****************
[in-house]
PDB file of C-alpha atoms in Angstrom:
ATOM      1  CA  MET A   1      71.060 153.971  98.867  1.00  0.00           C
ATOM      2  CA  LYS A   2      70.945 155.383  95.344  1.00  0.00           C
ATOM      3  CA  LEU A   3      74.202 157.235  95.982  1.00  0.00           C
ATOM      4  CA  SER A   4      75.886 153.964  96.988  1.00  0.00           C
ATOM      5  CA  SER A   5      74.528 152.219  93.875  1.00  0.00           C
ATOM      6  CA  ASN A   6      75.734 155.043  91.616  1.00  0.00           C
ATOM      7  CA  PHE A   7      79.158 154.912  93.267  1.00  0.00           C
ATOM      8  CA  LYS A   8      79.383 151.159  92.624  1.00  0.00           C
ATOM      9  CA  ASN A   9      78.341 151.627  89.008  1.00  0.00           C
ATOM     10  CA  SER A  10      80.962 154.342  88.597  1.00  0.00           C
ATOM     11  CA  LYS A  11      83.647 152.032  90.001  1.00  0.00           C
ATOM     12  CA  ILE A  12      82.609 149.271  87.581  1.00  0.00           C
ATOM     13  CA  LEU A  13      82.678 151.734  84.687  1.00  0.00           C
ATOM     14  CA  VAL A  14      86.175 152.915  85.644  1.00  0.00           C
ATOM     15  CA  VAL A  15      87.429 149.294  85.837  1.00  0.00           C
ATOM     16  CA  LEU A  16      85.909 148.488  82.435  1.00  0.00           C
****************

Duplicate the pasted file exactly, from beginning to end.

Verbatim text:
[in-house]
PDB file of C-alpha atoms in Angstrom:
ATOM      1  CA  MET A   1      71.060 153.971  98.867  1.00  0.00           C
ATOM      2  CA  LYS A   2      70.945 155.383  95.344  1.00  0.00           C
ATOM      3  CA  LEU A   3      74.202 157.235  95.982  1.00  0.00           C
ATOM      4  CA  SER A   4      75.886 153.964  96.988  1.00  0.00           C
ATOM      5  CA  SER A   5      74.528 152.219  93.875  1.00  0.00           C
ATOM      6  CA  ASN A   6      75.734 155.043  91.616  1.00  0.00           C
ATOM      7  CA  PHE A   7      79.158 154.912  93.267  1.00  0.00           C
ATOM      8  CA  LYS A   8      79.383 151.159  92.624  1.00  0.00           C
ATOM      9  CA  ASN A   9      78.341 151.627  89.008  1.00  0.00           C
ATOM     10  CA  SER A  10      80.962 154.342  88.597  1.00  0.00           C
ATOM     11  CA  LYS A  11      83.647 152.032  90.001  1.00  0.00           C
ATOM     12  CA  ILE A  12      82.609 149.271  87.581  1.00  0.00           C
ATOM     13  CA  LEU A  13      82.678 151.734  84.687  1.00  0.00           C
ATOM     14  CA  VAL A  14      86.175 152.915  85.644  1.00  0.00           C
ATOM     15  CA  VAL A  15      87.429 149.294  85.837  1.00  0.00           C
ATOM     16  CA  LEU A  16      85.909 148.488  82.435  1.00  0.00           C